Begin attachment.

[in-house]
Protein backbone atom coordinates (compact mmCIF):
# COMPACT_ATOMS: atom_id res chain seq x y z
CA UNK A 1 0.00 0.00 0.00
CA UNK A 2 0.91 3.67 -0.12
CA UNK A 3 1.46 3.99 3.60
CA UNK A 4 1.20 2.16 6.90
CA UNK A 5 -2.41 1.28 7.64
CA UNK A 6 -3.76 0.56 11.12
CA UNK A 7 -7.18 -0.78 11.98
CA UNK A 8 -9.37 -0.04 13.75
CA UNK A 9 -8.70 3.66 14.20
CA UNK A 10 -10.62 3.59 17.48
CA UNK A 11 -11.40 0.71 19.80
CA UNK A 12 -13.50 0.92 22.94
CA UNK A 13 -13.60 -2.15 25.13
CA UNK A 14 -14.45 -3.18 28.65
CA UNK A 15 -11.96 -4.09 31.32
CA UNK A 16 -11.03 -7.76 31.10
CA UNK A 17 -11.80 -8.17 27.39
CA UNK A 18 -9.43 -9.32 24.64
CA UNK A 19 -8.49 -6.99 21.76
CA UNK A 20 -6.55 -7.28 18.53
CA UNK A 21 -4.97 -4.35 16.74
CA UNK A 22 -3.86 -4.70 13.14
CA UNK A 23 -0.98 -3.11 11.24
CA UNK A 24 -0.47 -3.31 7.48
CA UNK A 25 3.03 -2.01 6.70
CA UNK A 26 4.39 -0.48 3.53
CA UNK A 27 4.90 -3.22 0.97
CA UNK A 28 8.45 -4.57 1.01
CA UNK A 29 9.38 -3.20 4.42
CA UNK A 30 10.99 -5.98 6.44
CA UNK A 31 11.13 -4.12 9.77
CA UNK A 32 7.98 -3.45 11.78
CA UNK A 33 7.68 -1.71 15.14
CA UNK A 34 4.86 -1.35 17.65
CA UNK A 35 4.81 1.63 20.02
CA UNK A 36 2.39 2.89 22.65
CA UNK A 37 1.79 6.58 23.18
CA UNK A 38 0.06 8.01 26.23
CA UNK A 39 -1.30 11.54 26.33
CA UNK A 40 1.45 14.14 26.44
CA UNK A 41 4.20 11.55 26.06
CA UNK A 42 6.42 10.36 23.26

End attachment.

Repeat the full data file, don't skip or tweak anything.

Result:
[in-house]
Protein backbone atom coordinates (compact mmCIF):
# COMPACT_ATOMS: atom_id res chain seq x y z
CA UNK A 1 0.00 0.00 0.00
CA UNK A 2 0.91 3.67 -0.12
CA UNK A 3 1.46 3.99 3.60
CA UNK A 4 1.20 2.16 6.90
CA UNK A 5 -2.41 1.28 7.64
CA UNK A 6 -3.76 0.56 11.12
CA UNK A 7 -7.18 -0.78 11.98
CA UNK A 8 -9.37 -0.04 13.75
CA UNK A 9 -8.70 3.66 14.20
CA UNK A 10 -10.62 3.59 17.48
CA UNK A 11 -11.40 0.71 19.80
CA UNK A 12 -13.50 0.92 22.94
CA UNK A 13 -13.60 -2.15 25.13
CA UNK A 14 -14.45 -3.18 28.65
CA UNK A 15 -11.96 -4.09 31.32
CA UNK A 16 -11.03 -7.76 31.10
CA UNK A 17 -11.80 -8.17 27.39
CA UNK A 18 -9.43 -9.32 24.64
CA UNK A 19 -8.49 -6.99 21.76
CA UNK A 20 -6.55 -7.28 18.53
CA UNK A 21 -4.97 -4.35 16.74
CA UNK A 22 -3.86 -4.70 13.14
CA UNK A 23 -0.98 -3.11 11.24
CA UNK A 24 -0.47 -3.31 7.48
CA UNK A 25 3.03 -2.01 6.70
CA UNK A 26 4.39 -0.48 3.53
CA UNK A 27 4.90 -3.22 0.97
CA UNK A 28 8.45 -4.57 1.01
CA UNK A 29 9.38 -3.20 4.42
CA UNK A 30 10.99 -5.98 6.44
CA UNK A 31 11.13 -4.12 9.77
CA UNK A 32 7.98 -3.45 11.78
CA UNK A 33 7.68 -1.71 15.14
CA UNK A 34 4.86 -1.35 17.65
CA UNK A 35 4.81 1.63 20.02
CA UNK A 36 2.39 2.89 22.65
CA UNK A 37 1.79 6.58 23.18
CA UNK A 38 0.06 8.01 26.23
CA UNK A 39 -1.30 11.54 26.33
CA UNK A 40 1.45 14.14 26.44
CA UNK A 41 4.20 11.55 26.06
CA UNK A 42 6.42 10.36 23.26